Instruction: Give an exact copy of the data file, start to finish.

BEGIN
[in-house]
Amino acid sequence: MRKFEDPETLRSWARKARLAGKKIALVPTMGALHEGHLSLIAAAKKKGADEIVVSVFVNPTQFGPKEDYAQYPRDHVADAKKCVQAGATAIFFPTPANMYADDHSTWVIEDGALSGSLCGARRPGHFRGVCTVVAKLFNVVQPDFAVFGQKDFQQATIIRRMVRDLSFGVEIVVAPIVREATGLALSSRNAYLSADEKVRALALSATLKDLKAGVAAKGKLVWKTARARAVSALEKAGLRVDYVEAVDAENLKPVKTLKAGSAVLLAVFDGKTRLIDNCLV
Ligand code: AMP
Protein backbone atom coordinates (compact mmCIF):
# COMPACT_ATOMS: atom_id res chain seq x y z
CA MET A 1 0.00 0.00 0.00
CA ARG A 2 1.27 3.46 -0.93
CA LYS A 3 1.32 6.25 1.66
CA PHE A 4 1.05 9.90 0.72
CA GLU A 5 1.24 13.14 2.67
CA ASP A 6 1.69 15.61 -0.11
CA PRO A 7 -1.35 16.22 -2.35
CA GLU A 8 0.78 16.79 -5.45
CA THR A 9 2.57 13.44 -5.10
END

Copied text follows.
[in-house]
Amino acid sequence: MRKFEDPETLRSWARKARLAGKKIALVPTMGALHEGHLSLIAAAKKKGADEIVVSVFVNPTQFGPKEDYAQYPRDHVADAKKCVQAGATAIFFPTPANMYADDHSTWVIEDGALSGSLCGARRPGHFRGVCTVVAKLFNVVQPDFAVFGQKDFQQATIIRRMVRDLSFGVEIVVAPIVREATGLALSSRNAYLSADEKVRALALSATLKDLKAGVAAKGKLVWKTARARAVSALEKAGLRVDYVEAVDAENLKPVKTLKAGSAVLLAVFDGKTRLIDNCLV
Ligand code: AMP
Protein backbone atom coordinates (compact mmCIF):
# COMPACT_ATOMS: atom_id res chain seq x y z
CA MET A 1 0.00 0.00 0.00
CA ARG A 2 1.27 3.46 -0.93
CA LYS A 3 1.32 6.25 1.66
CA PHE A 4 1.05 9.90 0.72
CA GLU A 5 1.24 13.14 2.67
CA ASP A 6 1.69 15.61 -0.11
CA PRO A 7 -1.35 16.22 -2.35
CA GLU A 8 0.78 16.79 -5.45
CA THR A 9 2.57 13.44 -5.10